Yemen's War Maybe Ending. Is This so?

Published August 11th, 2022 - 11:56 GMT
Foreign Minister
Jordanian Foreign Minister Ayman Safadi welcomes his counterpart from Yemen's internationally-recognised government, Ahmed Awad bin Mubarak (L), at the podium for a joint press conference after their meeting in Jordan's capital Amman, on August 8, 2022. (Photo by Khalil MAZRAAWI / AFP)

Yemeni Minister of Foreign Affairs Ahmed Awad Bin Mubarak discussed the latest developments of the crisis in Yemen during a lecture held on Tuesday at the World Affairs Council in Amman in the presence of ambassadors, government representatives and political experts.

He said that Yemen’s warring parties agreed to extend the truce brokered by the United Nations in April 2022 for two additional months as part of regional and international efforts to arrive at a comprehensive ceasefire.

However, Bin Mubarak described the truce as “fragile”, noting previous breaches committed by the Houthis. 

“This truce comes within the framework of what is known as a confidence-building measure, which we’ve been working towards since the Geneva peace talks in 2015,” he said, adding that the Houthis continue to renege on their commitments each time a peace agreement is reached. 

Bin Mubarak partly attributed this to the nature of Houthis’ ideological views.

“Our issue with the Houthis is not that they’re an unacceptable political or social party, but their conviction that they’re the only legitimate authority to represent Yemenis,” he said.

Their political goals aren’t based on “democracy or equality, but on a strong religious belief that only they have the right to rule”, he continued, noting that “a diverse community such as Yemen can’t accept this”.

The “growing” Iranian influence on the Houthis and the fact that the crisis has created a war economy, “the continuity of which benefits many parties”, also stand in the way of a peaceful solution, Bin Mubarak added, alleging that the Houthis unofficially levy one billion and 350 million dollars a year.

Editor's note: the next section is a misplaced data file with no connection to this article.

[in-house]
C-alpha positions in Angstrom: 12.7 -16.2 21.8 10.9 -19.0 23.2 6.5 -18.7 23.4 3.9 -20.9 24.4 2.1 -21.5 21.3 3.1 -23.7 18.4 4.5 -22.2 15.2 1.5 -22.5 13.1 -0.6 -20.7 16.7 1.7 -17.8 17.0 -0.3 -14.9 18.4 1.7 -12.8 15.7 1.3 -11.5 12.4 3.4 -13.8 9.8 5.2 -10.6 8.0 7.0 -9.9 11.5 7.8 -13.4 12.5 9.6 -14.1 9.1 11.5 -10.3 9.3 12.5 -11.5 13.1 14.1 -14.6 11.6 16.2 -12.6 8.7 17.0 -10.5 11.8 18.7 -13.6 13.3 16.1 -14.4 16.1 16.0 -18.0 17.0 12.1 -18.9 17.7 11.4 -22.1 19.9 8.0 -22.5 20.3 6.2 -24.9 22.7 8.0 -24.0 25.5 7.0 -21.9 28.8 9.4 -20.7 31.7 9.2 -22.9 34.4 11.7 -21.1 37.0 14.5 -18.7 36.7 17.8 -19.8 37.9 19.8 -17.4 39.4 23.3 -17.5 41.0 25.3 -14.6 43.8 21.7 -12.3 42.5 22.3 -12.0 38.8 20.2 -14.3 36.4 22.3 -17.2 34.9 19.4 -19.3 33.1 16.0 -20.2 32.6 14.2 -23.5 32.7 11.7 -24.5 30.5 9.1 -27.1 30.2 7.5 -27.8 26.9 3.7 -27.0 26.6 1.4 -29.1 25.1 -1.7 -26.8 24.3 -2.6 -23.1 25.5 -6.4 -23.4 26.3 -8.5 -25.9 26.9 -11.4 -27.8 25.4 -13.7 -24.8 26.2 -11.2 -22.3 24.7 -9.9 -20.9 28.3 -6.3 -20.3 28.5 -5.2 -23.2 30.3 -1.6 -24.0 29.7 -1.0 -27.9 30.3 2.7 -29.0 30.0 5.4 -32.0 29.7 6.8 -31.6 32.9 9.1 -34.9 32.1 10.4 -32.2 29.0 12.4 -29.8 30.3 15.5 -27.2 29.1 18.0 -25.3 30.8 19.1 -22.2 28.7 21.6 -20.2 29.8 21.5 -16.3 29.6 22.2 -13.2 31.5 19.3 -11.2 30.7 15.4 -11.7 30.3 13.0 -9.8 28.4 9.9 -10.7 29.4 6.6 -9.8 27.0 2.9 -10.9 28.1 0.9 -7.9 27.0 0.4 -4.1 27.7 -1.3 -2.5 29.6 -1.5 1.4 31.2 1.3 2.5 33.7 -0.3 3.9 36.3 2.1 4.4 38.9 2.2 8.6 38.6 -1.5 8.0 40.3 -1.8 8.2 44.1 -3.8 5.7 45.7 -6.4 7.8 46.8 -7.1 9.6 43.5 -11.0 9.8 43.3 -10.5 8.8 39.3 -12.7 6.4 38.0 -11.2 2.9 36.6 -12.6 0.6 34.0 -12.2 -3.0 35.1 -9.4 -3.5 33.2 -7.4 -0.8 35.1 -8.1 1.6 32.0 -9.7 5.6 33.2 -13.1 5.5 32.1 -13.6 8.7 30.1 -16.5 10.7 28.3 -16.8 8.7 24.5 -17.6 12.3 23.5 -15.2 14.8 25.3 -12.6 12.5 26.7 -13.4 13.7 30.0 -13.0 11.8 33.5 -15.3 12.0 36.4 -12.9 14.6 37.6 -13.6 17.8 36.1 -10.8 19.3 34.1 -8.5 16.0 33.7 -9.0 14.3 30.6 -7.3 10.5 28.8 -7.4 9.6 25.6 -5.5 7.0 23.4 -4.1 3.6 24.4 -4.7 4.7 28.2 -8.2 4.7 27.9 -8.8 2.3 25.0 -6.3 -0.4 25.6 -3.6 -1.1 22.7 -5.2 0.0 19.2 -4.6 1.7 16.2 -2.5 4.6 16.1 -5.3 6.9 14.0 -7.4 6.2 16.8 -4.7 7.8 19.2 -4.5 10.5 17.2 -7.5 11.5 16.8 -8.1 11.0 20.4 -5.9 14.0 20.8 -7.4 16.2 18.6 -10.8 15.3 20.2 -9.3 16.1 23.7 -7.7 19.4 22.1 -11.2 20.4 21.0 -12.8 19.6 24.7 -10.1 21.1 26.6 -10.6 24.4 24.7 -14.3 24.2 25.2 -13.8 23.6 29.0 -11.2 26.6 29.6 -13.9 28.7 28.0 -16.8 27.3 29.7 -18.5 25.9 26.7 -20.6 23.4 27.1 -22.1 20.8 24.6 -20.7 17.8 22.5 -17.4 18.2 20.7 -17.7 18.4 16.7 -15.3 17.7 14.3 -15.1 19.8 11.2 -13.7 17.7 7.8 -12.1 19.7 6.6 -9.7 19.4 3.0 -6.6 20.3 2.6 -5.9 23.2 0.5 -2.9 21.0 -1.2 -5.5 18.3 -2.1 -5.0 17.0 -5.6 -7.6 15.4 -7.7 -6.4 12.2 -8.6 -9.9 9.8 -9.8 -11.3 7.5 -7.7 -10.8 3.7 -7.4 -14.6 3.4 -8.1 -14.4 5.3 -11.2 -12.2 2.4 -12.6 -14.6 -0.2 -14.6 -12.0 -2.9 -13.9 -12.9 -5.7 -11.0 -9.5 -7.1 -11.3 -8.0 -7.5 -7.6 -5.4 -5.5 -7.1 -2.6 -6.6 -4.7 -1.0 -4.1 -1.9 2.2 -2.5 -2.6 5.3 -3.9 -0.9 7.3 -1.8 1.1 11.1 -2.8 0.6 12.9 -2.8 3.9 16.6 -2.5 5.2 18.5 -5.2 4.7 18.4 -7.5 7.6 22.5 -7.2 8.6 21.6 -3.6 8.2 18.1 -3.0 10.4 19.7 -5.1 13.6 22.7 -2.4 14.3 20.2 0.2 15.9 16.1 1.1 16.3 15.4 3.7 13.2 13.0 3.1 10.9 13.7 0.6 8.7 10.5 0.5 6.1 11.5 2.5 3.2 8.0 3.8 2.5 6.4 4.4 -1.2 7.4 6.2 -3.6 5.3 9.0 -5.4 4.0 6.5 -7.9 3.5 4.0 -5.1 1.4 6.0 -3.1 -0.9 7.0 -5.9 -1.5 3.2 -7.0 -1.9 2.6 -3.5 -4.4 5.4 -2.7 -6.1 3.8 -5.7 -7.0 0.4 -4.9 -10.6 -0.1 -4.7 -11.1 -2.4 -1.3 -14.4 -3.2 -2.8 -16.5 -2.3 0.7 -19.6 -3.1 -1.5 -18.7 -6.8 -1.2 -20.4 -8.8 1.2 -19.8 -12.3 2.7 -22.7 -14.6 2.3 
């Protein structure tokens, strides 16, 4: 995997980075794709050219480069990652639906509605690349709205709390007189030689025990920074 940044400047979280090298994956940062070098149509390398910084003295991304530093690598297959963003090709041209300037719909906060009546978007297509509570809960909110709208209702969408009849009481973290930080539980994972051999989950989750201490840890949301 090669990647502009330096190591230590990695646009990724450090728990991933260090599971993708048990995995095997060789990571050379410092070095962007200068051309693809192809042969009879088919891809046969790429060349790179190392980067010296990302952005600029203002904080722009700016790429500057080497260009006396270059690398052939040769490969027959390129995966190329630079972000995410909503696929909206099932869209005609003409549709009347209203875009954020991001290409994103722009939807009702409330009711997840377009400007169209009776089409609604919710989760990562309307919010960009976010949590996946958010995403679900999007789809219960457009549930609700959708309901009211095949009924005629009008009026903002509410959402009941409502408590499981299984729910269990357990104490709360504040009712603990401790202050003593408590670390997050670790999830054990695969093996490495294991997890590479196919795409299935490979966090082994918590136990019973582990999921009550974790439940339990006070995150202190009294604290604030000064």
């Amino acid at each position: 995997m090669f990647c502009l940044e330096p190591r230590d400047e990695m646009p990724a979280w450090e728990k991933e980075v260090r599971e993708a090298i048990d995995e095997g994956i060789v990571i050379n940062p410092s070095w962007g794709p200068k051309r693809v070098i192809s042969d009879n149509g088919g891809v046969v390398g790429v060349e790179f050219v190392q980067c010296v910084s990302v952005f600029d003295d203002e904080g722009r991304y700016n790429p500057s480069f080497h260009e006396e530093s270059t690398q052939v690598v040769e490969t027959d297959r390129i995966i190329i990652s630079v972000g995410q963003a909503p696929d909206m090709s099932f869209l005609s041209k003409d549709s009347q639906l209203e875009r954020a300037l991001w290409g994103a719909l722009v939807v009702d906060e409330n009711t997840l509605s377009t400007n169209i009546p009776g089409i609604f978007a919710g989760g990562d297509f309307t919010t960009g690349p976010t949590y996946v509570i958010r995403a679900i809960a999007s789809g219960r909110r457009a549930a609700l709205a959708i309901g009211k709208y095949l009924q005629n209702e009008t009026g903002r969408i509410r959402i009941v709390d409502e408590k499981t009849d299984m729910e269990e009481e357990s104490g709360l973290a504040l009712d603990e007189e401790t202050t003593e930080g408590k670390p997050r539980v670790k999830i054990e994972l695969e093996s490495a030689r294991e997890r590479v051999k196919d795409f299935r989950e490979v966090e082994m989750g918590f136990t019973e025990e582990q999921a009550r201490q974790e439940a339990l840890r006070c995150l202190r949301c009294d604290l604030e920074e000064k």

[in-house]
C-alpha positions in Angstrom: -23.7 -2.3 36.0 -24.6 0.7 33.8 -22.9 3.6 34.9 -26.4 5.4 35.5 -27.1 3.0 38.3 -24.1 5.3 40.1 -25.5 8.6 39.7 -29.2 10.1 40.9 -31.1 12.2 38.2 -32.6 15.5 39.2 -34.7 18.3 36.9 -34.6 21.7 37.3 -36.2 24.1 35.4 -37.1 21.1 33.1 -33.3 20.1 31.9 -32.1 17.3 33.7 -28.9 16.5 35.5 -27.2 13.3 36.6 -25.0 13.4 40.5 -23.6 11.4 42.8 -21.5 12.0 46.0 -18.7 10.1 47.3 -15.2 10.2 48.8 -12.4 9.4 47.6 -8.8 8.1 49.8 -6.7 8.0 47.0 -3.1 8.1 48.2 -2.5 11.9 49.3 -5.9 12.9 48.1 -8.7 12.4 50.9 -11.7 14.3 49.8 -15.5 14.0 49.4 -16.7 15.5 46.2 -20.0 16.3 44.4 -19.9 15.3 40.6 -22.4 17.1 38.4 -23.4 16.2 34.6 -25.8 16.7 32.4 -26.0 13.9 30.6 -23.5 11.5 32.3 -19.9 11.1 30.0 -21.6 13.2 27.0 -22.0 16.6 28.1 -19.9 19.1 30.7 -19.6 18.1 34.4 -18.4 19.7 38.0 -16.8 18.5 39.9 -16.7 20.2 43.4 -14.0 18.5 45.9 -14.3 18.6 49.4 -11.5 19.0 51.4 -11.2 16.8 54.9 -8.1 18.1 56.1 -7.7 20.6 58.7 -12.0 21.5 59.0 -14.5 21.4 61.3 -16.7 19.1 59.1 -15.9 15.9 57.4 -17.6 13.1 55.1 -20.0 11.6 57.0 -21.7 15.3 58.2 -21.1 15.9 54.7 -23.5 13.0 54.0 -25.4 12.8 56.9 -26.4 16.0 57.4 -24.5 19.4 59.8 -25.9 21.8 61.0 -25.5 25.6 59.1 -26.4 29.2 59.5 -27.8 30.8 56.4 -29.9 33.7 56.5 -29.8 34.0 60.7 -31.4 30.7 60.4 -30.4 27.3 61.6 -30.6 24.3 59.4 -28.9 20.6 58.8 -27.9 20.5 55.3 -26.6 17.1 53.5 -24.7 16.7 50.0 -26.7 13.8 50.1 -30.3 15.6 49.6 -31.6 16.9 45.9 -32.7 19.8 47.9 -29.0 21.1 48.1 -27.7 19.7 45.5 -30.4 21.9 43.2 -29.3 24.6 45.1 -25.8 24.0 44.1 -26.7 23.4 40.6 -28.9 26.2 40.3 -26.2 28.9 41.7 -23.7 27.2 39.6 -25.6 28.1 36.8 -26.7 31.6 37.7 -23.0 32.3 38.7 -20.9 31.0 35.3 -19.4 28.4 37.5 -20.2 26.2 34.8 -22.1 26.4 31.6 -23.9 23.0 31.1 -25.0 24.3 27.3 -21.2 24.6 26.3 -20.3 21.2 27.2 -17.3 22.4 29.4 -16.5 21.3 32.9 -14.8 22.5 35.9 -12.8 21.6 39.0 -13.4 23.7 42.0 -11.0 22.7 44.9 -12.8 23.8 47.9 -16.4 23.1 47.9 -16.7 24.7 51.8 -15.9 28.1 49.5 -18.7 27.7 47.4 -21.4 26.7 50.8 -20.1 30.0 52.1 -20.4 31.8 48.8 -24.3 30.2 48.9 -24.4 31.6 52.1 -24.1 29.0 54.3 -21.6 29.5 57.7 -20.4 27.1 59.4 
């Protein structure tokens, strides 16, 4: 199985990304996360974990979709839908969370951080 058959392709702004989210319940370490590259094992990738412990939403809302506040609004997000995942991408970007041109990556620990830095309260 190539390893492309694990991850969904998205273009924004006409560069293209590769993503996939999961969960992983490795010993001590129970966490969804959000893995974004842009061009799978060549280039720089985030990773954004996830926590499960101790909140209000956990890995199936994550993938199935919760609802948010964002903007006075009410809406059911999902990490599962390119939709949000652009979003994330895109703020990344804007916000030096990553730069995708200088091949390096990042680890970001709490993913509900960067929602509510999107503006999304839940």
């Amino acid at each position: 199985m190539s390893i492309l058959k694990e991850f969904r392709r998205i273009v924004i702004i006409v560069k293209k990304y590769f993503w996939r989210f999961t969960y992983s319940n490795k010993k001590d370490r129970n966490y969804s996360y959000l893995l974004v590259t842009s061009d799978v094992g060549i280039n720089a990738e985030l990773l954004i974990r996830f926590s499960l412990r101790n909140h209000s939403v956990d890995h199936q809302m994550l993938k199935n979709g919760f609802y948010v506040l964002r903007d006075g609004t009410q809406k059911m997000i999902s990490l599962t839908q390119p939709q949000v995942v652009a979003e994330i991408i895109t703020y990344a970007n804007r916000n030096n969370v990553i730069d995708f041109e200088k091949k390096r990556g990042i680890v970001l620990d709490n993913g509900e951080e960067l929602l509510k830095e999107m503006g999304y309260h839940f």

“Any solution put forward without taking into consideration these various dimensions that affect the political situation in Yemen will make it difficult to move forward with any sustainable form of peace in Yemen,” he continued.

He also spoke of another “strategic political transformation” in Yemen, which took place on April 7 in Riyadh, Saudi Arabia.


Yemeni President Abed Rabbo Mansour Hadi transferred his power to a Presidential Leadership Council comprised of eight members, representing all parties involved in the Yemeni political and social equation, except for the Houthis, according to Bin Mubarak. He described this step as “the biggest development since the beginning of the crisis in 2015”.

He also pointed out that “there are several contradictory narratives that attempt to explain the Yemeni crisis, and most of them insist on viewing it as a humanitarian one”.

The suffering of Yemenis is the result of “political discord” and is not a “natural crisis”. So long as proposed solutions address the symptoms and not the root cause, they will remain ineffective, he said.

International reports show that over 80 per cent of Yemenis are in desperate need of direct aid from the international community, according to Bin Mubarak.

The Yemeni minister also lauded the Kingdom’s support for the Yemeni people, under the leadership of His Majesty King Abdullah.

He noted that his visit to Amman has been “very successful”, and resulted in the signing of a memorandum of understanding between Jordan and Yemen, establishing a political consultation mechanism and “institutionalising” the relationship between the two countries. 

This article is adapted from its original source.


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